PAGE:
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GST debate: One nation, one tax is a myth, says Veerappa Moily

LiveMint logoLiveMint 29-03-2017 Remya Nair

New Delhi: Union finance minister Arun Jaitley on Wednesday moved the four bills for implementation of the goods and services tax for consideration and passage in the Lok Sabha.

Jaitley explained the need for the four bills while urging Parliament to honour the legislation that has been finalized after the approval of the GST Council—the representative body chaired by Union finance minister and comprising state finance ministers.

“We should look at it as a federal contract with constitutional sanction. We are free to make our recommendations to the council but at the same we will have to honour this federal contract where states and the centre have pooled their sovereignty and arrived at the various provisions of these bills,” he said in the Lok Sabha.

He said the constitution amendment bills empowers the GST council to make recommendations on tax structure, cesses and surcharges, the exemptions as well as the fine prints of all the laws.

The four bills, which are being discussed together are the central GST bill, the integrated GST bill, the union territory GST bill, and the GST (compensation to states) bill.

Leading the debate for the opposition, Congress member of Parliament Veerappa Moily was critical of many of the provisions of the bill.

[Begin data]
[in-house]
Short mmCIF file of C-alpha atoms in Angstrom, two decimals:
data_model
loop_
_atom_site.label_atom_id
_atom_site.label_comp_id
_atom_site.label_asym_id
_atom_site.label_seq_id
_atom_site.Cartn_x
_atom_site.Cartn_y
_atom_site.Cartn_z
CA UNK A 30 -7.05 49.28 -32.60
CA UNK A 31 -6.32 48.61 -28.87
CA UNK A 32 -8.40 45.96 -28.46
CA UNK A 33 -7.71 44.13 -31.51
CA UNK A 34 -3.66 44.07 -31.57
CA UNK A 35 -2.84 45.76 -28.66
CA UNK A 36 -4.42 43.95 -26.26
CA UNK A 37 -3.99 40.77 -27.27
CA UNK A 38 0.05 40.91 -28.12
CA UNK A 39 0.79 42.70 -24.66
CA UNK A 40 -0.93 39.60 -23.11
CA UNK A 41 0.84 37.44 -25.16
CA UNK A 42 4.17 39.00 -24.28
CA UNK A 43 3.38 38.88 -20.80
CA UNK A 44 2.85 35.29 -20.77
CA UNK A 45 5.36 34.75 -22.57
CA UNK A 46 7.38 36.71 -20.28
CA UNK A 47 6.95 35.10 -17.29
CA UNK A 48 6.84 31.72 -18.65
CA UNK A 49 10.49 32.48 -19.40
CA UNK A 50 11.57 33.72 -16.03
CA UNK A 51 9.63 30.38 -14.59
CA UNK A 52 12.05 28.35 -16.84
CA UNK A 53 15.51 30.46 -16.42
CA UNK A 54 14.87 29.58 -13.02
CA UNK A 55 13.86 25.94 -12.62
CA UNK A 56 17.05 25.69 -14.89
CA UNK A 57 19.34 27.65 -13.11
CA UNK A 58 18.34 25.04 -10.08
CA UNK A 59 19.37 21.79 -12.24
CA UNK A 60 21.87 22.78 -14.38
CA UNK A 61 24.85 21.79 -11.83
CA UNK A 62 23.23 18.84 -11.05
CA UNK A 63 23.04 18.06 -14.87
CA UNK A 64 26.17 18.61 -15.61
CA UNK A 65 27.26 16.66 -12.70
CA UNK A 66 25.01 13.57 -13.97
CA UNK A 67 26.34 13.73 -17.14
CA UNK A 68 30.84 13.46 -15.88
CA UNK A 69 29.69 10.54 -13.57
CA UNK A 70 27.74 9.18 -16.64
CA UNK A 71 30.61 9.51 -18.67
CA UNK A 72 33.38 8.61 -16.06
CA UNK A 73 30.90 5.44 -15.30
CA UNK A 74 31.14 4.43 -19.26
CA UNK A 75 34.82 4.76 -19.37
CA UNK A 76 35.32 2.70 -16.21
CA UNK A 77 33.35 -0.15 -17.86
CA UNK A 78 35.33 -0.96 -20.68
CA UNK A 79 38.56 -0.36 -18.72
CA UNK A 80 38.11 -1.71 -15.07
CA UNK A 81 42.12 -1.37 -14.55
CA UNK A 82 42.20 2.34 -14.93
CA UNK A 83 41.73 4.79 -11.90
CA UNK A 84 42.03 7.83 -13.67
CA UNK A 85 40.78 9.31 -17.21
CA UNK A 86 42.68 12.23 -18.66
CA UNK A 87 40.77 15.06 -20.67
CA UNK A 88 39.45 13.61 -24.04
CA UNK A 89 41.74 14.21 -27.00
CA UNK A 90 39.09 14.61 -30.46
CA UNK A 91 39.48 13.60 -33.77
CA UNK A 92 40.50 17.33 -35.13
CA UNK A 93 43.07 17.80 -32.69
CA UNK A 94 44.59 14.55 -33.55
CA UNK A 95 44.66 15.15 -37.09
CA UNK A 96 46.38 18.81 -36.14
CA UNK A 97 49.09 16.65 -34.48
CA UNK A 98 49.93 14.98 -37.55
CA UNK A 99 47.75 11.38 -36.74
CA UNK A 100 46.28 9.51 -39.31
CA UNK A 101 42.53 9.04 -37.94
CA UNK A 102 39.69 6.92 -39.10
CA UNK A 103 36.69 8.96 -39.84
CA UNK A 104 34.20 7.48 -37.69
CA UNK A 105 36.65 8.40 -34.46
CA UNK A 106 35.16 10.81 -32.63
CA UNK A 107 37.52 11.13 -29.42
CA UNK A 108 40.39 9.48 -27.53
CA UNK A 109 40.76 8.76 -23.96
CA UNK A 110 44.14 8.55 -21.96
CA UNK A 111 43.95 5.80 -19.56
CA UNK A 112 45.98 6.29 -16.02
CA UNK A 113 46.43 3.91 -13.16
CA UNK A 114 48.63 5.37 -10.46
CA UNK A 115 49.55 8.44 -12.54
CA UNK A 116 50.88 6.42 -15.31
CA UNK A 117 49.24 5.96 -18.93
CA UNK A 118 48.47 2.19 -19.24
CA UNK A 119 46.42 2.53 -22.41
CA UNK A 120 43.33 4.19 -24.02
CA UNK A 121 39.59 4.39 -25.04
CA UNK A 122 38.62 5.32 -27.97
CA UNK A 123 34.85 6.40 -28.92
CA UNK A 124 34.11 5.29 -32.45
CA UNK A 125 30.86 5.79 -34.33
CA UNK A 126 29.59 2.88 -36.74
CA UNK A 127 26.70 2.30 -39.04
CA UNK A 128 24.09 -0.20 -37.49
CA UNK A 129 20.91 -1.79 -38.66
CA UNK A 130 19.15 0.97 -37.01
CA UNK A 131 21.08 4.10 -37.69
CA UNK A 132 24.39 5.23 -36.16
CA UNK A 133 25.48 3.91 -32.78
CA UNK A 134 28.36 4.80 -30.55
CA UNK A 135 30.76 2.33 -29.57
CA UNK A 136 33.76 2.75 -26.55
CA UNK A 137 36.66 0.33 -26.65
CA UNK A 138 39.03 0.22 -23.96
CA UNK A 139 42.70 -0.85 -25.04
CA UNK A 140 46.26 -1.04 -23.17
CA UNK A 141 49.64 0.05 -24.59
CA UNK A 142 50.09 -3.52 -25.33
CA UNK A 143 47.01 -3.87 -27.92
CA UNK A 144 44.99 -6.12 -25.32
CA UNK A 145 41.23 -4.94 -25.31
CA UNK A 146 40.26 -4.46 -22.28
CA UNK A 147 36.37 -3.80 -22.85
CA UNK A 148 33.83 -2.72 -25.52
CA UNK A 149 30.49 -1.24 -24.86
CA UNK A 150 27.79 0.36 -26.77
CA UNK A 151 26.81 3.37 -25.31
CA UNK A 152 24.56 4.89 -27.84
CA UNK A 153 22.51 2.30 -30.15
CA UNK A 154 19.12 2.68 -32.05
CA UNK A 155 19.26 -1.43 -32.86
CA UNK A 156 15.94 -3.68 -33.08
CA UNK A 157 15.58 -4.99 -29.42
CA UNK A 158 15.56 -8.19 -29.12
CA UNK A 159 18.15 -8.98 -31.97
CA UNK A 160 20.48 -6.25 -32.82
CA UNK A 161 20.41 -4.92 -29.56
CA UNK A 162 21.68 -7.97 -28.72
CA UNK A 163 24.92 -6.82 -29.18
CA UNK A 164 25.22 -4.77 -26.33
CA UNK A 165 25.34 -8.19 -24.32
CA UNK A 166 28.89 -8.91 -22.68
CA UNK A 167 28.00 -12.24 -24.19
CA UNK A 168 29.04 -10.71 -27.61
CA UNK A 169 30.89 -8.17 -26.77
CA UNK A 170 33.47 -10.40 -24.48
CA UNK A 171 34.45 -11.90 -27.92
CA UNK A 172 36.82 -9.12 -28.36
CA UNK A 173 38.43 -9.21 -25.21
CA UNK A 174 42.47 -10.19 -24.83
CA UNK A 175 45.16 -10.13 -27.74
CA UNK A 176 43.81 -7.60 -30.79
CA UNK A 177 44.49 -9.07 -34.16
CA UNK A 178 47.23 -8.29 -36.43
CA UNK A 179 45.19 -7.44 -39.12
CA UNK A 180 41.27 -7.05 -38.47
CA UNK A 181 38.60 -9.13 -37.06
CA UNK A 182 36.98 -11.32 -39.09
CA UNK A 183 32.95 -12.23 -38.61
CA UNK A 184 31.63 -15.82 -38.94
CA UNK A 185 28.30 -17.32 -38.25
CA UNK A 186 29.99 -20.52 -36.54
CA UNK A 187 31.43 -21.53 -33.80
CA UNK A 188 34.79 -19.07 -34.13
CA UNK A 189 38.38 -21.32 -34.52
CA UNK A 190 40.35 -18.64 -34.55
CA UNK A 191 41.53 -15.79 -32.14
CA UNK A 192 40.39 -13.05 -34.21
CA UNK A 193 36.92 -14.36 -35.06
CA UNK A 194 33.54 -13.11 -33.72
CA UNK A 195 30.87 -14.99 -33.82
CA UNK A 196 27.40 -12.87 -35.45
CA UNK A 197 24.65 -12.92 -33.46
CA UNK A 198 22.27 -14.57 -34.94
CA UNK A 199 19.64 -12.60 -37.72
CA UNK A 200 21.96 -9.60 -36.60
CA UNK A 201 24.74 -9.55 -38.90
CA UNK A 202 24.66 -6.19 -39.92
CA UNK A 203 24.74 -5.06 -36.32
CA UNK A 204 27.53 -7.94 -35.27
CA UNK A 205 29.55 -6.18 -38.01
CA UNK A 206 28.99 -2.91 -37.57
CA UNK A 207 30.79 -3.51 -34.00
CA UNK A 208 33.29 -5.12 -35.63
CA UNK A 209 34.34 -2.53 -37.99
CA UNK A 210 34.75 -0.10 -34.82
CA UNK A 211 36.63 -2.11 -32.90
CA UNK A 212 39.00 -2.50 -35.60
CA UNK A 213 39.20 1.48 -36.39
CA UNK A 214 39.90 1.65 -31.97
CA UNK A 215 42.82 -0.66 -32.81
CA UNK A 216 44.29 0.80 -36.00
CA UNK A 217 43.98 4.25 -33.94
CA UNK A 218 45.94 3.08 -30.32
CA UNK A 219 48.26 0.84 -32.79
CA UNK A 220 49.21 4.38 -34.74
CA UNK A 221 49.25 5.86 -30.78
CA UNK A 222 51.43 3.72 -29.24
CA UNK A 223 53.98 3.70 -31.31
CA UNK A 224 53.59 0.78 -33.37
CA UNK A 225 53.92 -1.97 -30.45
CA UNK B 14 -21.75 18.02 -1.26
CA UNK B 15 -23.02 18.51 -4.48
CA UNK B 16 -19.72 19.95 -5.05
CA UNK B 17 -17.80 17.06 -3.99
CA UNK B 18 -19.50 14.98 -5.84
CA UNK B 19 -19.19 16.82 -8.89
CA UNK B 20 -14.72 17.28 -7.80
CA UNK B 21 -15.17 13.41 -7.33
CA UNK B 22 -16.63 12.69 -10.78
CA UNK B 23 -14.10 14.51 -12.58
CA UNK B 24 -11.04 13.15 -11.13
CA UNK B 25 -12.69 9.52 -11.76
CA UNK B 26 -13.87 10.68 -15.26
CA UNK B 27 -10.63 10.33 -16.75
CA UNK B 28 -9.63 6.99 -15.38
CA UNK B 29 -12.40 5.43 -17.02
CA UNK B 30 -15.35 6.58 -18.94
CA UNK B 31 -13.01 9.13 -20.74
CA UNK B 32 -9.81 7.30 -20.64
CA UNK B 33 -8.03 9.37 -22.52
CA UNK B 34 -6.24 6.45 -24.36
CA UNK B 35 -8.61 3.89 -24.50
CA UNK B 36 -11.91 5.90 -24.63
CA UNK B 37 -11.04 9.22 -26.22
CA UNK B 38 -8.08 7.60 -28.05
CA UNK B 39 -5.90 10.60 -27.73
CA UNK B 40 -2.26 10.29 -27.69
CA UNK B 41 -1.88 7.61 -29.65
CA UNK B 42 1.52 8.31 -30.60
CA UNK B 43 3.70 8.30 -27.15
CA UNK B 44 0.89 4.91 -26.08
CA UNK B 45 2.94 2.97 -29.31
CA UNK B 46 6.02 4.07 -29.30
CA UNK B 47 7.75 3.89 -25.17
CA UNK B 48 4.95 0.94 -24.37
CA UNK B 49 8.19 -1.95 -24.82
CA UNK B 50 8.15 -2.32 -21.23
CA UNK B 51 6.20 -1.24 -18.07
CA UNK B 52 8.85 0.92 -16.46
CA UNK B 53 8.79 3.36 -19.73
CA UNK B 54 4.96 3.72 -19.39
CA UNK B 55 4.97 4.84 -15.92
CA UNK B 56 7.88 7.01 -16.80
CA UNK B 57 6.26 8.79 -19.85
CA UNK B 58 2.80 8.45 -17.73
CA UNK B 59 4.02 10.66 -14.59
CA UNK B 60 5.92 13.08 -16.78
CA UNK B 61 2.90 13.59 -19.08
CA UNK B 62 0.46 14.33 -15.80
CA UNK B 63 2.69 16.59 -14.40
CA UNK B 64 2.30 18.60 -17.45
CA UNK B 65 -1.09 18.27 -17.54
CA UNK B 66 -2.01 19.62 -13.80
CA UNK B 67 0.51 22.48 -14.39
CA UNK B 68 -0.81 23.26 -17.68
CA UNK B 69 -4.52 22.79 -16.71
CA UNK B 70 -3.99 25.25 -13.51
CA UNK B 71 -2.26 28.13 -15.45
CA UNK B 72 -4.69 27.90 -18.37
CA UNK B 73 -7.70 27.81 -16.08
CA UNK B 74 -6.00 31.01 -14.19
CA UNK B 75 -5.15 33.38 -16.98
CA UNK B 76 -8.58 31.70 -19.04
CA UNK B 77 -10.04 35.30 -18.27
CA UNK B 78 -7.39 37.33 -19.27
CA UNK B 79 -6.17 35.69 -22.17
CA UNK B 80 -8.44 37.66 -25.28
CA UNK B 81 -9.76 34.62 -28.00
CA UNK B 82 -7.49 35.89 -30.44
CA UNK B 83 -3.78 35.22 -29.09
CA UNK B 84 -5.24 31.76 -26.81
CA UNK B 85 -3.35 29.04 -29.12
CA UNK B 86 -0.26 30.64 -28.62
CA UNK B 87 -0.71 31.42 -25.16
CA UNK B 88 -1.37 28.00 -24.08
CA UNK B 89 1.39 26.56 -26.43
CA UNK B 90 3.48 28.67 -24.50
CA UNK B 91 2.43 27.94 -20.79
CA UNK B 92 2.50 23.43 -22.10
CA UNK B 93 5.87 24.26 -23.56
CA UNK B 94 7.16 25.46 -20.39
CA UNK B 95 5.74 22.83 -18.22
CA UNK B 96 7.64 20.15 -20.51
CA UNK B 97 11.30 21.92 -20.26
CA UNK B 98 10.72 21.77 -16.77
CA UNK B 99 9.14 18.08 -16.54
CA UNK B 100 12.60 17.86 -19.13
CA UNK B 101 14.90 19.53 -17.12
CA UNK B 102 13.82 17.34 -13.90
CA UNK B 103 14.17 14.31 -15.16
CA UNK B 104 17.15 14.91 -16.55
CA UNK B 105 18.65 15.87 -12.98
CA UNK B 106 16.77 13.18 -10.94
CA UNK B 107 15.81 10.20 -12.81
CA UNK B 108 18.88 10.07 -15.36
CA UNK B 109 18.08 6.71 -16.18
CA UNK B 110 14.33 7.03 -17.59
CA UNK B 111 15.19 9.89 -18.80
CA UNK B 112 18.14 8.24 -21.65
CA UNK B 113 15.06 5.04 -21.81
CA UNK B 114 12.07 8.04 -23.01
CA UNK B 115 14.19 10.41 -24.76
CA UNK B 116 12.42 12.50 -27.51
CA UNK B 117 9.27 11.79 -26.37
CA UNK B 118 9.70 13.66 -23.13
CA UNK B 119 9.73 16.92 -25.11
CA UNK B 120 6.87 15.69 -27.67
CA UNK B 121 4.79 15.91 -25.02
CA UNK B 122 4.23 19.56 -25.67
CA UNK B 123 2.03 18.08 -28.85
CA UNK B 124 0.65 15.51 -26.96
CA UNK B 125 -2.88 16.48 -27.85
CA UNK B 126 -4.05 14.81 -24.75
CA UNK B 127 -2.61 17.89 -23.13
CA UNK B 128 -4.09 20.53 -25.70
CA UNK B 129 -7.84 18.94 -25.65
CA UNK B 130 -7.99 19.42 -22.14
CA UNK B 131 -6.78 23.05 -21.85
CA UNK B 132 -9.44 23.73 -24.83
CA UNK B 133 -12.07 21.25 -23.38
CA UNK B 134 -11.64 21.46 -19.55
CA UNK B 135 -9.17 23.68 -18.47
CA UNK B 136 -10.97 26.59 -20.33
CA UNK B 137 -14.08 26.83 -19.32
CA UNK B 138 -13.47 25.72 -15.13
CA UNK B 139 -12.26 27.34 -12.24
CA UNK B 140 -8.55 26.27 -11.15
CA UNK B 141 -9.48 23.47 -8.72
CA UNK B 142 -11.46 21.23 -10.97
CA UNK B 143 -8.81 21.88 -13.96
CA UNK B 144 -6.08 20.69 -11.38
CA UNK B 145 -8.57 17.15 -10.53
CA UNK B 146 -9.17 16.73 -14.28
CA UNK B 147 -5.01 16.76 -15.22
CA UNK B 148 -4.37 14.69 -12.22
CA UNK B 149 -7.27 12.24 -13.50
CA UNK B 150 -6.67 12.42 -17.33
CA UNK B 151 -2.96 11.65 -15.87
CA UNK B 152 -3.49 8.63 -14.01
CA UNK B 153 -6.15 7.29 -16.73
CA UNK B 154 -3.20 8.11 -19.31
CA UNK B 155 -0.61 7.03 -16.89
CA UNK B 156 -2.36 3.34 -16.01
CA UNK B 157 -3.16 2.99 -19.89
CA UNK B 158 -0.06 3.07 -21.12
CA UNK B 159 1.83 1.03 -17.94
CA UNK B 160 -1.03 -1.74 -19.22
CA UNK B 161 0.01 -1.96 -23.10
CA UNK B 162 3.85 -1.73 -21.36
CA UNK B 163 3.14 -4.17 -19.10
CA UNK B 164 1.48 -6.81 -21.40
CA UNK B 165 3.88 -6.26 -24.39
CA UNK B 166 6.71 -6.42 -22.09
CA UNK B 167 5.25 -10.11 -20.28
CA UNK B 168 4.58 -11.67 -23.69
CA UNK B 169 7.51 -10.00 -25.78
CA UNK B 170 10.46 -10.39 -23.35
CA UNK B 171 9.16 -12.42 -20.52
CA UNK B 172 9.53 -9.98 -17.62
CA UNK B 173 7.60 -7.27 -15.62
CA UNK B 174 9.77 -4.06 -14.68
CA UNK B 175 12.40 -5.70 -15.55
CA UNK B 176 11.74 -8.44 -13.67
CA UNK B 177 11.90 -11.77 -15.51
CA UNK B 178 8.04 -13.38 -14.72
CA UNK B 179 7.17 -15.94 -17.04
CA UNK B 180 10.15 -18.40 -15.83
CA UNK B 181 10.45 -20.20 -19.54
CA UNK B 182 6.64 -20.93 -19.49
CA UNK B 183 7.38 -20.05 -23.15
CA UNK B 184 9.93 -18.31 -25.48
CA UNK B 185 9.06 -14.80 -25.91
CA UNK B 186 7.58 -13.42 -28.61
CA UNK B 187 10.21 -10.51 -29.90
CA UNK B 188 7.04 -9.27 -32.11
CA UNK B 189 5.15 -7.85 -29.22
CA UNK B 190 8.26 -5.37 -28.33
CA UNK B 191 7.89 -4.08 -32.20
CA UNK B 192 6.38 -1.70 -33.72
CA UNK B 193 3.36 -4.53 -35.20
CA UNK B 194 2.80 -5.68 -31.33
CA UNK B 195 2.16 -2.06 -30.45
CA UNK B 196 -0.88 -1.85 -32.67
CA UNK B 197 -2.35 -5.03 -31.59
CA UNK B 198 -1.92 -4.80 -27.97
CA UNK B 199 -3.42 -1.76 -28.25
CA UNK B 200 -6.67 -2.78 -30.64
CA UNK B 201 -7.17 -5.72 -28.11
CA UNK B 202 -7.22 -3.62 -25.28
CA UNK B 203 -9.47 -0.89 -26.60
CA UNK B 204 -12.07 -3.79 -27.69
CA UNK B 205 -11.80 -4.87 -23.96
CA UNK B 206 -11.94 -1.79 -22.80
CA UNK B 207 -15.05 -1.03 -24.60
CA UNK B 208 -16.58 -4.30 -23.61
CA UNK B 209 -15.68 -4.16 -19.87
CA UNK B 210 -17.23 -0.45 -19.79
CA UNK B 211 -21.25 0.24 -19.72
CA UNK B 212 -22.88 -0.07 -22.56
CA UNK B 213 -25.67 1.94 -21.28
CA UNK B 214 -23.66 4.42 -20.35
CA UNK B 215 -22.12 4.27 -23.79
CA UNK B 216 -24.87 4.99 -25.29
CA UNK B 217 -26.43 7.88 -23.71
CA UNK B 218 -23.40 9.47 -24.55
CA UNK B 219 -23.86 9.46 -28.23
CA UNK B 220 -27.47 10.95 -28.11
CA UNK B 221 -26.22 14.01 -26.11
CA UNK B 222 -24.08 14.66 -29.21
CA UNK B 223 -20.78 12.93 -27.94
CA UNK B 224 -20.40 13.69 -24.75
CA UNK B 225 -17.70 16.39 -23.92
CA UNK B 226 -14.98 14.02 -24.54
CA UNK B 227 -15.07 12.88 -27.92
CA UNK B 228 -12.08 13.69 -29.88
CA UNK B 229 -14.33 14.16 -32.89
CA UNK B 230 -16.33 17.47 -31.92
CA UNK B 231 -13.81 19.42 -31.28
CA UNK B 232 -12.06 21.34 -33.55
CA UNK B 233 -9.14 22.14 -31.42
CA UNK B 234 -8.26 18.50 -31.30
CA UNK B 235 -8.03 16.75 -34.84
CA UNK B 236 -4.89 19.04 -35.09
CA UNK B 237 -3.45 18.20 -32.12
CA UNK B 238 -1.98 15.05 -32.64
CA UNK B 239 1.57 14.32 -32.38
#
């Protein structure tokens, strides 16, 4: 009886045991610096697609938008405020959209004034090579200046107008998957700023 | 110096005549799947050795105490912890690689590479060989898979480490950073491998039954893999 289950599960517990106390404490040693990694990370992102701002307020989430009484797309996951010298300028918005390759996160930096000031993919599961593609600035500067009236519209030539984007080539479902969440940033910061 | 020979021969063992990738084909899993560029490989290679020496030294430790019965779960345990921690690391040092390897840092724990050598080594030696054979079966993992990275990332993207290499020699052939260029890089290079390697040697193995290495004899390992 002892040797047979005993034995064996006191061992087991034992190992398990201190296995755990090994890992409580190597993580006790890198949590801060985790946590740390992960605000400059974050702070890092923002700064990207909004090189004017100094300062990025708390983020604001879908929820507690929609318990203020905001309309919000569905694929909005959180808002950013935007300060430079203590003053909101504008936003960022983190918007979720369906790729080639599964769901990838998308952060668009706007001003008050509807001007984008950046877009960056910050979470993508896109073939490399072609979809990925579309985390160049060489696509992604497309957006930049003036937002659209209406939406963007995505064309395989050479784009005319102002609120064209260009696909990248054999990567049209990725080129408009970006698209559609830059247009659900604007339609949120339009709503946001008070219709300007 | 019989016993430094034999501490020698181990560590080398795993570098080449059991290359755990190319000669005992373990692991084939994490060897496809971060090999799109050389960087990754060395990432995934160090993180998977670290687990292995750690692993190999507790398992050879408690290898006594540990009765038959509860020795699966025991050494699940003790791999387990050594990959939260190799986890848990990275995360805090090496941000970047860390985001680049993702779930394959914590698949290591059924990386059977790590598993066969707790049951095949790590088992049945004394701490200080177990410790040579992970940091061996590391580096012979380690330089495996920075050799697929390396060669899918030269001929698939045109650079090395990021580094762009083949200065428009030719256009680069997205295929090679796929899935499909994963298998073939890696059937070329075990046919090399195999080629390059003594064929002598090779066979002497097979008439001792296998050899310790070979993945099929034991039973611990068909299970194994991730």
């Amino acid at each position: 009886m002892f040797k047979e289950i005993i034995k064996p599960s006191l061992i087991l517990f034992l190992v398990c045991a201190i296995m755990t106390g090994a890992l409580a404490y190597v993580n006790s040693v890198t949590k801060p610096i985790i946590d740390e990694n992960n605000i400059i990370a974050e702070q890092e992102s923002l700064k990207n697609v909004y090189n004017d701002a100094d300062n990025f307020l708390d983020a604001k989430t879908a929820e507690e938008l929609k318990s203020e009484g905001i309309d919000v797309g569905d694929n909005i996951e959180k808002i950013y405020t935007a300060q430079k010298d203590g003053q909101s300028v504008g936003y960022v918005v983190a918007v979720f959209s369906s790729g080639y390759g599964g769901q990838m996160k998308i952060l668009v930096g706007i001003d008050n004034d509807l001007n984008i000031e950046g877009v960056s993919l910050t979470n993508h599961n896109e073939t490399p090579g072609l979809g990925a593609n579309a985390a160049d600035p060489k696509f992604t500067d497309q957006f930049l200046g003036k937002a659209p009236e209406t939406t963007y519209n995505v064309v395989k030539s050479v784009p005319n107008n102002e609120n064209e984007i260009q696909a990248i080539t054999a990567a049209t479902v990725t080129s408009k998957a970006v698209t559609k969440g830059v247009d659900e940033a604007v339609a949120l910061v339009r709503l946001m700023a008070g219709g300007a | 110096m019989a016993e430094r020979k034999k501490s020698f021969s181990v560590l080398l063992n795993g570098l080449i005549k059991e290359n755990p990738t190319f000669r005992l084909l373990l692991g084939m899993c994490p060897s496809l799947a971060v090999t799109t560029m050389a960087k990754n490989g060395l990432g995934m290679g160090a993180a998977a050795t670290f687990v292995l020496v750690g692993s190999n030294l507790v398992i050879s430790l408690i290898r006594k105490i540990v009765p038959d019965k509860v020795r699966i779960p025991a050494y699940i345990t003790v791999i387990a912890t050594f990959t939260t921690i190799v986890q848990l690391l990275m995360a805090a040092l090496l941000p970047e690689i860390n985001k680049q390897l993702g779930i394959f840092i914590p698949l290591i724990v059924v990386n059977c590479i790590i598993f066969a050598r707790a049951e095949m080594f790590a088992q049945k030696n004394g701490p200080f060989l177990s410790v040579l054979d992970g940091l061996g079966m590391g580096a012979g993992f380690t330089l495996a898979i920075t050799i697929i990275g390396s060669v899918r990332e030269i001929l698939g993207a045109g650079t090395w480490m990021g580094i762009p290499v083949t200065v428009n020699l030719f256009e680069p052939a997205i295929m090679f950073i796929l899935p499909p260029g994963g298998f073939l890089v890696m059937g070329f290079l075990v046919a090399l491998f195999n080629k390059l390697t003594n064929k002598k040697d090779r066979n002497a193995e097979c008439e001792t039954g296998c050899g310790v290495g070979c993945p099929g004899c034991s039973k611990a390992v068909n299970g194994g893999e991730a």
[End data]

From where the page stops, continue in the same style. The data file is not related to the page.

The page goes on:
“One nation, one tax is only a myth. No one can call these bills a game changer. It is just a small baby step forward,” he said.

Moily said that clarity still eludes any of the provisions of the bill including taxation of special economic zones and the way the anti-profiteering mechanism will work.

“Anti-profiteering provision is draconian in nature. It will cause hardships to industry,” he said.

Moily added that the government should try to keep the maximum number of items at the lower slabs to protect interests of consumer and industry.

Moily was also highly critical of the powers of the GST Council.

“The GST Council is only a coordinating body. It is an extension of the executive. It cannot take away the powers of the legislature,” Moily said adding that as per the current wordings of the bill, only the GST council and the Central government matter. “When it is a matter of judicial independence, the judiciary stands up. Is it not our responsibility to protect legislative independence,” he said.

He also said the new definition of the agricultural sector will bring in agriculturists into the tax net through a back door.

The passage of these bills will pave the way for implementation of GST from 1 July 2017. The GST aims to unite the country into a single market by removing tax barriers across states.

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